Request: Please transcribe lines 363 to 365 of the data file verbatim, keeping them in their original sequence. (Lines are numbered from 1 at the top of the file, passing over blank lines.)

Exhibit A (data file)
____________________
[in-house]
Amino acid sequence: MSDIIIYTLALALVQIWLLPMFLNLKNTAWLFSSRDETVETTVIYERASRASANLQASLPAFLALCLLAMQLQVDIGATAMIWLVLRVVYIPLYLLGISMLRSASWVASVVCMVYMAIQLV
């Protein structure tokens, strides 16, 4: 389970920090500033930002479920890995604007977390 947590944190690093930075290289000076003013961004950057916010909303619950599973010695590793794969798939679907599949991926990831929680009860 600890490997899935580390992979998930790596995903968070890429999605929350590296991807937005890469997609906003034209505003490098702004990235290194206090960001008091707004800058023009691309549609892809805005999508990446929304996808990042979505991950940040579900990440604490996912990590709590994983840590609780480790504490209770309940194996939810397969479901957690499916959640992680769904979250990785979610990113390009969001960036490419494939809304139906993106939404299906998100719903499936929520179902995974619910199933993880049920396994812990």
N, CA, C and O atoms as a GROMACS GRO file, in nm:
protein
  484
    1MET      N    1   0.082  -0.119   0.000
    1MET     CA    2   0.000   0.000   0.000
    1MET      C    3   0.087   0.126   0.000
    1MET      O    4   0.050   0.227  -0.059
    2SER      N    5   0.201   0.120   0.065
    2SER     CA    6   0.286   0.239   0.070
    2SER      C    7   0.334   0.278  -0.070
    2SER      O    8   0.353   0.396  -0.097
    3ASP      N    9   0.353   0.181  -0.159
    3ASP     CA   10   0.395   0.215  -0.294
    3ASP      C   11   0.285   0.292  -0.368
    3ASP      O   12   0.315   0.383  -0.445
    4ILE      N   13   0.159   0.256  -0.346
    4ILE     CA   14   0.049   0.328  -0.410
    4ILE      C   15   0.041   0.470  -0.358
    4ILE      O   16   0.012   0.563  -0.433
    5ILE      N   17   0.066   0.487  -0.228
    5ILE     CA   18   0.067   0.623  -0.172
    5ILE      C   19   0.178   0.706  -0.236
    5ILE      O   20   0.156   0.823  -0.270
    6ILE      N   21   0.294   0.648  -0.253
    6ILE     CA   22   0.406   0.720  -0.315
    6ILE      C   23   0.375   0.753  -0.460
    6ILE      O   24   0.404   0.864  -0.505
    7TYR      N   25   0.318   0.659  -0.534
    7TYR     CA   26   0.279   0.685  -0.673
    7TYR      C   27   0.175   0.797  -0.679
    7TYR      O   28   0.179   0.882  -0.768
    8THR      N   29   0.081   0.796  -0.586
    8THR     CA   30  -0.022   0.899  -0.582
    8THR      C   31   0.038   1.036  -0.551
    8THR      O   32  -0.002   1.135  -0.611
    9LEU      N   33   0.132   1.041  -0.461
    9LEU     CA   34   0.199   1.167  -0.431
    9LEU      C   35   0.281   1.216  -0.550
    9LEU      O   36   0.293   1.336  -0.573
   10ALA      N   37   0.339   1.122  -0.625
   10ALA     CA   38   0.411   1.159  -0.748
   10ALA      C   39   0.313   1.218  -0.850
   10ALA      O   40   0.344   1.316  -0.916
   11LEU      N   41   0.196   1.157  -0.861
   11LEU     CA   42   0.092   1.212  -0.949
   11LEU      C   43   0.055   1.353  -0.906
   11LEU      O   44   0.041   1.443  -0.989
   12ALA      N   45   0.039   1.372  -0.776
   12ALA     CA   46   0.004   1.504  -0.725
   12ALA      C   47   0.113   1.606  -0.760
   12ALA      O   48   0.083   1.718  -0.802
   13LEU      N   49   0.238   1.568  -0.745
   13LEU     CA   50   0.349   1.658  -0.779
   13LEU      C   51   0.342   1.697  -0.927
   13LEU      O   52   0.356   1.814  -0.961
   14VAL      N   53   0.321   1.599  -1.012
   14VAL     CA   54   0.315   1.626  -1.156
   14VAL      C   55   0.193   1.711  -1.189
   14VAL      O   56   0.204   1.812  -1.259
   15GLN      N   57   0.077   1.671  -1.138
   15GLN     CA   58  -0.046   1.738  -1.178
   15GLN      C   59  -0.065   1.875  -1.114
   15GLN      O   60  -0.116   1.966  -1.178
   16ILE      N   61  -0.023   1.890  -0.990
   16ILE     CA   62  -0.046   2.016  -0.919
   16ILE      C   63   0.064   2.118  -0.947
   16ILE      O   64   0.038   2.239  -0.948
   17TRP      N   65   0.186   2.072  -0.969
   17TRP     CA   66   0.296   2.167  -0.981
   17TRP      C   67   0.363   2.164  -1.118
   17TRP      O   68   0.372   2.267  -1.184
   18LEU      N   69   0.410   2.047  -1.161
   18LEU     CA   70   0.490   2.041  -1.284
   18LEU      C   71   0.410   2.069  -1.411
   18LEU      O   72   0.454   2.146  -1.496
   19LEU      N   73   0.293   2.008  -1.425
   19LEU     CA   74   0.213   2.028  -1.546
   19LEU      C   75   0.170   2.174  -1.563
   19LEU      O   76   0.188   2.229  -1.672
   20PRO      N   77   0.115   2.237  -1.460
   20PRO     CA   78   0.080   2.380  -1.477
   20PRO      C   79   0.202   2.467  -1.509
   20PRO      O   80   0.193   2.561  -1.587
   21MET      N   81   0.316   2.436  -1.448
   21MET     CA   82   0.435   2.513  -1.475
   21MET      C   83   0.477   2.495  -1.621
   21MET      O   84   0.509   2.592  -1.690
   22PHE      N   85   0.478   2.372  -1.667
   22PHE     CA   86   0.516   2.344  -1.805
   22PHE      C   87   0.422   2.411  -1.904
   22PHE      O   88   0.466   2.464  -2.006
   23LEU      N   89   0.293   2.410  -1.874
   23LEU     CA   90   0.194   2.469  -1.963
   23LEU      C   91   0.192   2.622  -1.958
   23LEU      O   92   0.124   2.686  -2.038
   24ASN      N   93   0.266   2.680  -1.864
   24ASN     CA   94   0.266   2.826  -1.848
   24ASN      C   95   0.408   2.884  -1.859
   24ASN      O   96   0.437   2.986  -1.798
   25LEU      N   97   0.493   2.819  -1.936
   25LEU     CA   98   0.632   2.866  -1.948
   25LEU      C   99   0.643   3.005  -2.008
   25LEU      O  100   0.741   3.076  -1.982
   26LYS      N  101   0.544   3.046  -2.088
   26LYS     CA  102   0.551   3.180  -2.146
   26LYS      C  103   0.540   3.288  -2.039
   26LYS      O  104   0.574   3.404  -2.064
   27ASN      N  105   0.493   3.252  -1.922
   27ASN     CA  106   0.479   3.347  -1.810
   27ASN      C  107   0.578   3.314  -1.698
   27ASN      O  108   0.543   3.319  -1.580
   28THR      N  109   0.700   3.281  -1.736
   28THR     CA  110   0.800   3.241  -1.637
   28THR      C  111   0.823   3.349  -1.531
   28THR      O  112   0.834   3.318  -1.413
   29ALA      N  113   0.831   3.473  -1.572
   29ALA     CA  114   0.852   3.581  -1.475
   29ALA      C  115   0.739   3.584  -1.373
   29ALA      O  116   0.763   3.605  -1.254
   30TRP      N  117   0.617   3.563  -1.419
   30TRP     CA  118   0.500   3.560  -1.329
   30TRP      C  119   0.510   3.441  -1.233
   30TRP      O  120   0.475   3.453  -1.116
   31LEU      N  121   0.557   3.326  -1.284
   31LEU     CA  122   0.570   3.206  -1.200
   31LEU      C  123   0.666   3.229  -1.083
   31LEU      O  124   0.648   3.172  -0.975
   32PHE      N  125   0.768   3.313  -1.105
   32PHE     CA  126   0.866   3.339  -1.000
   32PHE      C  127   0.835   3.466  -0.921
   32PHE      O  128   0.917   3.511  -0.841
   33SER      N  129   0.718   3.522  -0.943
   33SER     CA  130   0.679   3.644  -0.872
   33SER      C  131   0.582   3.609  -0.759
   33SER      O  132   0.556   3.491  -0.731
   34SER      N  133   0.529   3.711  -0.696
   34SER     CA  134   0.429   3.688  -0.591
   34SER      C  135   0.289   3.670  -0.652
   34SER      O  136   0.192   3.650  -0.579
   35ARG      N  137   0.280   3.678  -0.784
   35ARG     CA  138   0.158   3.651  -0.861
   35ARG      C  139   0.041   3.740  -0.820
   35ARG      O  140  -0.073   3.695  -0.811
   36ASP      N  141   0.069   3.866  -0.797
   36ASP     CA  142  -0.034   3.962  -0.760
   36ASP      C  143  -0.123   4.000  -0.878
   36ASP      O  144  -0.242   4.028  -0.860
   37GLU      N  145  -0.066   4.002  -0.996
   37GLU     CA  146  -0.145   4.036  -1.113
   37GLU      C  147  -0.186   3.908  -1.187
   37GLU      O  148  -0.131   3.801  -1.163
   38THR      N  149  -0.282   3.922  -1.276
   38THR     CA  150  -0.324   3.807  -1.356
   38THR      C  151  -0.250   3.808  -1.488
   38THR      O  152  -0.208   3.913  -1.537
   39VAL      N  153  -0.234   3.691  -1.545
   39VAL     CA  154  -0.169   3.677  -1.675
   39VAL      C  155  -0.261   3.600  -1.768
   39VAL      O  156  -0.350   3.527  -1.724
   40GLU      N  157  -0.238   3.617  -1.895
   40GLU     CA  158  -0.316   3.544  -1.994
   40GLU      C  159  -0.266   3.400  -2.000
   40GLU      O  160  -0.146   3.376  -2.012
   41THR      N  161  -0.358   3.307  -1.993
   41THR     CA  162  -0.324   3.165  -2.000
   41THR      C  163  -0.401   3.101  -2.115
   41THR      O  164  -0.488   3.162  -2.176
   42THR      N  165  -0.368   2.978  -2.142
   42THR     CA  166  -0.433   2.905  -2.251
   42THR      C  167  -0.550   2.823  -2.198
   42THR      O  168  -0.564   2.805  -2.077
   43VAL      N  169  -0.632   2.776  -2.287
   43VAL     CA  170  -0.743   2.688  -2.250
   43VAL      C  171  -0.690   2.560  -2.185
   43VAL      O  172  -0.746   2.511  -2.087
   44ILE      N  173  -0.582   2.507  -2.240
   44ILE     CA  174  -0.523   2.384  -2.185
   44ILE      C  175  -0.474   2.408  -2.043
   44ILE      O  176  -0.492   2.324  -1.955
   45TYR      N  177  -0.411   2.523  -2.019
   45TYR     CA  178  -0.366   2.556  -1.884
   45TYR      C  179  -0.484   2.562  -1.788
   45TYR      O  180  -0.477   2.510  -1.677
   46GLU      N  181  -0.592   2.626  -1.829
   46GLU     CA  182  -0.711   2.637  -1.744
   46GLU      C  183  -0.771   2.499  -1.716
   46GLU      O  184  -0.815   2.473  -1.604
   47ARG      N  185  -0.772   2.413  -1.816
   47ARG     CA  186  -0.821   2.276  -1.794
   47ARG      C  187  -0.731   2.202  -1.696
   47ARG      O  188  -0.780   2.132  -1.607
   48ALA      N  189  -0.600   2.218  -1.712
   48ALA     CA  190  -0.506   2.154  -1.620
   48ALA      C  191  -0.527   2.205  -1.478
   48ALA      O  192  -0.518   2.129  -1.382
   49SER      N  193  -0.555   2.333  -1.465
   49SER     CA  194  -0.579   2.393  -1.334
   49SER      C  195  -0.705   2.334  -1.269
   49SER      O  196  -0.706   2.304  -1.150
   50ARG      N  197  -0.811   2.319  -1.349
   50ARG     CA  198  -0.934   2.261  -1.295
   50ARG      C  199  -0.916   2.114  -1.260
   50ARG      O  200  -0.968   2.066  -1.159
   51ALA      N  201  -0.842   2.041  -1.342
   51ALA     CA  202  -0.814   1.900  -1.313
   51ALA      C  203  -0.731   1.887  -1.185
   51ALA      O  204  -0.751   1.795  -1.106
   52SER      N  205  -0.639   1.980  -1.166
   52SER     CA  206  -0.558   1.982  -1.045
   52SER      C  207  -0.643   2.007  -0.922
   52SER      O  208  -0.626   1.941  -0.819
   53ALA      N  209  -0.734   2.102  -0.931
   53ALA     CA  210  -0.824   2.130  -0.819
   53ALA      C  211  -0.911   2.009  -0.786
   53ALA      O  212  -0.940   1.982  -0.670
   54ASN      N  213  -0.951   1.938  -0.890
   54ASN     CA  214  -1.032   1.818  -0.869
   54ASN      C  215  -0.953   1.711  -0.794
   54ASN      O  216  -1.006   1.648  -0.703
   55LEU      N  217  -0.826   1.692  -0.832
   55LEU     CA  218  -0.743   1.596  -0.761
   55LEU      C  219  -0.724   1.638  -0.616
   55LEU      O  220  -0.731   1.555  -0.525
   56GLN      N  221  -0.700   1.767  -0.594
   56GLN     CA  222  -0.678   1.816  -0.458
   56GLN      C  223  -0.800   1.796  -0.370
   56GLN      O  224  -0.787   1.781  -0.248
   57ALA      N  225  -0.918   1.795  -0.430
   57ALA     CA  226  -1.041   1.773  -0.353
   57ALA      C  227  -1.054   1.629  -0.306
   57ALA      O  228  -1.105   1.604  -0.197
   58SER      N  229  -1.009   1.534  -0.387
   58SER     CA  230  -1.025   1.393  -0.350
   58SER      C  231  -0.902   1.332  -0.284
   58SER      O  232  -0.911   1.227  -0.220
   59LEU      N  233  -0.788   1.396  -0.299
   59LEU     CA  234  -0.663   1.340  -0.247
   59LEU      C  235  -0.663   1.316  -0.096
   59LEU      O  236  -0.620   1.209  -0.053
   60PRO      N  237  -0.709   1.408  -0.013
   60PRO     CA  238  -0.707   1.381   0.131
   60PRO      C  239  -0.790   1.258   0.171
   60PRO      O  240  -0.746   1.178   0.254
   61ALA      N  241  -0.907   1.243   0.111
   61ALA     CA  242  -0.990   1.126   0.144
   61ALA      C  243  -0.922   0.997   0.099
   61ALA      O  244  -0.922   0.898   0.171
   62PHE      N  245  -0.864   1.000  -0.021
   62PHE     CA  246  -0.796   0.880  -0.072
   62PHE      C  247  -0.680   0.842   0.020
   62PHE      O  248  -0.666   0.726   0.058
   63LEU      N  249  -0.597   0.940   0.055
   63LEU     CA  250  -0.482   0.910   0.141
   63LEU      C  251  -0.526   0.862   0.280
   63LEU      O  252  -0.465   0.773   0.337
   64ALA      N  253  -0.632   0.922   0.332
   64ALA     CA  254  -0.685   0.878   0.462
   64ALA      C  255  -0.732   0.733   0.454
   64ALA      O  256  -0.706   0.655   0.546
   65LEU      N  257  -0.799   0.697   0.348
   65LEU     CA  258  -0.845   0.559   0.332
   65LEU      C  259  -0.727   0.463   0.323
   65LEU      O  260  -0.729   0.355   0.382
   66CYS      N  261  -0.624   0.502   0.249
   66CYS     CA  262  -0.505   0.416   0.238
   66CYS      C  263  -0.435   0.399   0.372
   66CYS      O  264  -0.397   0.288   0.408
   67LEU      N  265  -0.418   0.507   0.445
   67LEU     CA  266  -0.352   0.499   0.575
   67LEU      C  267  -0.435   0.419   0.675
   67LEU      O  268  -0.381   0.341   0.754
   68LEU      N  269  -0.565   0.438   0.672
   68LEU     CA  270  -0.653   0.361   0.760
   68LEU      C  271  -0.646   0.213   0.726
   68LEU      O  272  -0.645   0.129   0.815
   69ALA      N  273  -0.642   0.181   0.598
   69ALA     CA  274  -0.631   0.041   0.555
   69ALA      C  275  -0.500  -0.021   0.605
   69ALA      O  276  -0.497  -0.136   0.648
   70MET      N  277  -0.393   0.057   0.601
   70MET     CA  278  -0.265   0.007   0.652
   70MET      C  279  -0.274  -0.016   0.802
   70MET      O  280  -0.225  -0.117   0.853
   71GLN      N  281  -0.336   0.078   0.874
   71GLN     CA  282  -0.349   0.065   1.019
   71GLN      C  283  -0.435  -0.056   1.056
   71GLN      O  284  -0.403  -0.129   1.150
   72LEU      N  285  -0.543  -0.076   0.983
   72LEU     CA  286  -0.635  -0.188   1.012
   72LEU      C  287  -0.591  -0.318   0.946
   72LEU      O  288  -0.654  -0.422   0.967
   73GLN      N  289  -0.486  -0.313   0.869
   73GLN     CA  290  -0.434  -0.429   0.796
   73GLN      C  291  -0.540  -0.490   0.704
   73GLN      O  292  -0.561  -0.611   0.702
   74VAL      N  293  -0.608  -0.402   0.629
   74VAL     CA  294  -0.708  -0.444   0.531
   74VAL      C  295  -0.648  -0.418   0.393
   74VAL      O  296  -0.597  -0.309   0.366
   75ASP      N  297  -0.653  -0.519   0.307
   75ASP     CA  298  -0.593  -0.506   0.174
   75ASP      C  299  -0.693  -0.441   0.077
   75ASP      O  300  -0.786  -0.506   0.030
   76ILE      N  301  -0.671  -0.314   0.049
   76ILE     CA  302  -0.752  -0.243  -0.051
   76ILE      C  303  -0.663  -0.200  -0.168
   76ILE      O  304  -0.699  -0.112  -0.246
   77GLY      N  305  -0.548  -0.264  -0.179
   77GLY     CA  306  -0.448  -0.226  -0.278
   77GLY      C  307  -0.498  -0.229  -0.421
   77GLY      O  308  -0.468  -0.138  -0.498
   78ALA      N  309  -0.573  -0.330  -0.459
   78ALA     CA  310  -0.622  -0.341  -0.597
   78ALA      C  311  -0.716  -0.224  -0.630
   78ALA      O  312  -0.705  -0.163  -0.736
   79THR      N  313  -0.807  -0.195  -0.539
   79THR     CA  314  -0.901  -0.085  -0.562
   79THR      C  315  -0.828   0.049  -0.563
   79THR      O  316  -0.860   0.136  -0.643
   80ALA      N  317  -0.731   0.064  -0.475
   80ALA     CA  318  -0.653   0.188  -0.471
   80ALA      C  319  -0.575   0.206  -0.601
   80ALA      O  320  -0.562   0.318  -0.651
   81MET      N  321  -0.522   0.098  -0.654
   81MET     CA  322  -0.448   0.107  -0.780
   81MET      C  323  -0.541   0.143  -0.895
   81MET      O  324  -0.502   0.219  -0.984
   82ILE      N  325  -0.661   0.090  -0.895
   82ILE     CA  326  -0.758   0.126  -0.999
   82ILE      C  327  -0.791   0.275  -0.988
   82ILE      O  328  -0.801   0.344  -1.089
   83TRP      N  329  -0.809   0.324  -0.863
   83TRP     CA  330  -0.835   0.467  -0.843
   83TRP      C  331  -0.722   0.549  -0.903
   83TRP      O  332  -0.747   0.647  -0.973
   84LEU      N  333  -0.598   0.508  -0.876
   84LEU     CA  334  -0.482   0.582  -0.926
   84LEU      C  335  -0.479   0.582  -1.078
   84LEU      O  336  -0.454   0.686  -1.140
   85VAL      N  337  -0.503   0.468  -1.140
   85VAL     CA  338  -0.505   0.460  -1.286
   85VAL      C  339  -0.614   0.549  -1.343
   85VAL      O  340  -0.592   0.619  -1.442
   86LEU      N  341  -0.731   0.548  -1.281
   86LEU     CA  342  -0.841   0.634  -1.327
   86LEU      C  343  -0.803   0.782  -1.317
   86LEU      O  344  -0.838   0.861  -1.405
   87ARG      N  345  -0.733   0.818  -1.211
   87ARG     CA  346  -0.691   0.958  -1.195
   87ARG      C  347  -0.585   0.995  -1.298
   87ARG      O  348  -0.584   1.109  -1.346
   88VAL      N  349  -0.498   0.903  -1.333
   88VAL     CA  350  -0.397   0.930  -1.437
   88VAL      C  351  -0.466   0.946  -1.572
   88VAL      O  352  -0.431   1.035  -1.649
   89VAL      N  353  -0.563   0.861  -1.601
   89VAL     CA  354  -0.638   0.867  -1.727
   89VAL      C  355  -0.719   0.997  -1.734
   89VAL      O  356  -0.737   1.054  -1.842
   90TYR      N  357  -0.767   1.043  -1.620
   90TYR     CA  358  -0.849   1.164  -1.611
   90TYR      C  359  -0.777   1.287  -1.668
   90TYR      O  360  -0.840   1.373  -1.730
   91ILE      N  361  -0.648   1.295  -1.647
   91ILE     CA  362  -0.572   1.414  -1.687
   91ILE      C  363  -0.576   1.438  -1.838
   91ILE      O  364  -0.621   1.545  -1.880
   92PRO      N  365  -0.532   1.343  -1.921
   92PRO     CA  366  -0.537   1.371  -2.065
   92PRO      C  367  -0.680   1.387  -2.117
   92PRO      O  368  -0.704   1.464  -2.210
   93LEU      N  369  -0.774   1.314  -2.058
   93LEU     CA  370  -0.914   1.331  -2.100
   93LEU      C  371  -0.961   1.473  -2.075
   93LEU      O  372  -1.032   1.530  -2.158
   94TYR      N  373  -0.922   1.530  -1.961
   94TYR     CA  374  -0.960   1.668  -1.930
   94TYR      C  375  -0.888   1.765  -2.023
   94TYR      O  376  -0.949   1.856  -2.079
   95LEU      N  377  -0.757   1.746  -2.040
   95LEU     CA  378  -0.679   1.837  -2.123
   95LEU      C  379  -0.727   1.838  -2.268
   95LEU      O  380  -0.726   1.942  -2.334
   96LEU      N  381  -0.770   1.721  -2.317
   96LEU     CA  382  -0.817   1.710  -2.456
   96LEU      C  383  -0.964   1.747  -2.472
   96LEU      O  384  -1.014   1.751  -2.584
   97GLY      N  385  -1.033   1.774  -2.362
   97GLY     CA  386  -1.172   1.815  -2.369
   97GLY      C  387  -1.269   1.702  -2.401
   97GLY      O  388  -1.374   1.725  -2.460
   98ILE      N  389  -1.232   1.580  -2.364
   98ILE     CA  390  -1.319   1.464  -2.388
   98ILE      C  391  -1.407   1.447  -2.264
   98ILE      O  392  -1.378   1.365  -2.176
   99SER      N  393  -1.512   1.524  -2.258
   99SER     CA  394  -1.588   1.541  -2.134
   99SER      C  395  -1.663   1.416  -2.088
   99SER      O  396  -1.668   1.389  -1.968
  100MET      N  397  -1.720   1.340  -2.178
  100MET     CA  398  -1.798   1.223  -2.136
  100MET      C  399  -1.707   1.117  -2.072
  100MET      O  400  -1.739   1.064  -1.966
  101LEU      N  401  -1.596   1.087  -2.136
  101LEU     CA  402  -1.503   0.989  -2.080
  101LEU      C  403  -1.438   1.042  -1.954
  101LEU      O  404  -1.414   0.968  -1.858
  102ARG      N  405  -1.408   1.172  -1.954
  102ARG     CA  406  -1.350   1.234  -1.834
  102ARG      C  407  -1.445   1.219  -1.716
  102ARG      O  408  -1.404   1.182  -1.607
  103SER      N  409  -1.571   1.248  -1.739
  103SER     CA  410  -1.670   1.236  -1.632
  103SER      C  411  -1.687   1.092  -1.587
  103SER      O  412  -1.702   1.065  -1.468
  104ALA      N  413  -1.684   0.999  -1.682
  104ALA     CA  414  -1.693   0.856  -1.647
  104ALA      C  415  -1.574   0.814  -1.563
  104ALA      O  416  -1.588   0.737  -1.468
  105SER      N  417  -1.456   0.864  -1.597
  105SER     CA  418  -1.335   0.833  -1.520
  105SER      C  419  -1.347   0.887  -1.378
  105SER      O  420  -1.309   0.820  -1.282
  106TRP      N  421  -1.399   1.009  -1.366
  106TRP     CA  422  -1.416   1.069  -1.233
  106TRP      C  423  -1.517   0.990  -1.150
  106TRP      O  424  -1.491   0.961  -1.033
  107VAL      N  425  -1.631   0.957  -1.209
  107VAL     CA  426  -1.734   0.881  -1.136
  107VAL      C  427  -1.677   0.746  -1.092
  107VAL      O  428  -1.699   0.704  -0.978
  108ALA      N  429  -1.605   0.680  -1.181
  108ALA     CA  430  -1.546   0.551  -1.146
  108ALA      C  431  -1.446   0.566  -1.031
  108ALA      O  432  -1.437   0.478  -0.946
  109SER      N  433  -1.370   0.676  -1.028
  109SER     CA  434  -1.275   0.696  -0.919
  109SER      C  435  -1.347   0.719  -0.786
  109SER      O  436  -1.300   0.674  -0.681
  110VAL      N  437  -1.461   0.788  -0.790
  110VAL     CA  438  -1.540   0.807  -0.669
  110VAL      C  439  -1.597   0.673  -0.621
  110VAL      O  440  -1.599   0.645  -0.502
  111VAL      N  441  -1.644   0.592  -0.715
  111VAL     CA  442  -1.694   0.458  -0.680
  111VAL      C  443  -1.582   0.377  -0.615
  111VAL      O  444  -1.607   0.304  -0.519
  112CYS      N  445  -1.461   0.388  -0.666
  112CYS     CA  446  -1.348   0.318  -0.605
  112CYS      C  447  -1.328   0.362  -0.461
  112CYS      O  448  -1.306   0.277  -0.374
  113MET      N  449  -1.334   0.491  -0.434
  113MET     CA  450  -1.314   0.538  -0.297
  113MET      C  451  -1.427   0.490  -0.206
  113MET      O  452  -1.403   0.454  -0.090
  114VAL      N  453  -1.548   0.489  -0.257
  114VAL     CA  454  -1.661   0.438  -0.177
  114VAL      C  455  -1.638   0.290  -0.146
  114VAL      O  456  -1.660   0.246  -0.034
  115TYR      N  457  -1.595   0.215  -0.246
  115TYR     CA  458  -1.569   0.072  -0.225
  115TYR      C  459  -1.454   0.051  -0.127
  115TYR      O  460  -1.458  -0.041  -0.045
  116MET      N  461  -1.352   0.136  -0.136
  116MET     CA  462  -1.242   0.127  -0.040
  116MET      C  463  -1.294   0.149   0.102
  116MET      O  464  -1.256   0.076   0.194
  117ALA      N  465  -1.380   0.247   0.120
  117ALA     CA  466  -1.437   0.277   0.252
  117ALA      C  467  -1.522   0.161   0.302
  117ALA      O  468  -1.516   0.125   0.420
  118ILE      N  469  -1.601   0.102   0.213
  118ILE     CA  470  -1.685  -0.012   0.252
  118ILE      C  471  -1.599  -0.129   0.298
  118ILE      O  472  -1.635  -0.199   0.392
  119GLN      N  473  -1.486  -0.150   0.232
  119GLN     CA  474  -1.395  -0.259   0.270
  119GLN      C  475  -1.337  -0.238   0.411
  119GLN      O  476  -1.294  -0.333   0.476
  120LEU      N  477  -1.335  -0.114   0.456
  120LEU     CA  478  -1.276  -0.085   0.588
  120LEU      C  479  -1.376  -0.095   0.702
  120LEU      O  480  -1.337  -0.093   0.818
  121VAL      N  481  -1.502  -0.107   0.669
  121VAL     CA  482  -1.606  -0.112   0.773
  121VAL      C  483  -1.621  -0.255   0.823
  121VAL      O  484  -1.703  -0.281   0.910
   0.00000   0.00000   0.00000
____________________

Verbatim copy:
   90TYR      N  357  -0.767   1.043  -1.620
   90TYR     CA  358  -0.849   1.164  -1.611
   90TYR      C  359  -0.777   1.287  -1.668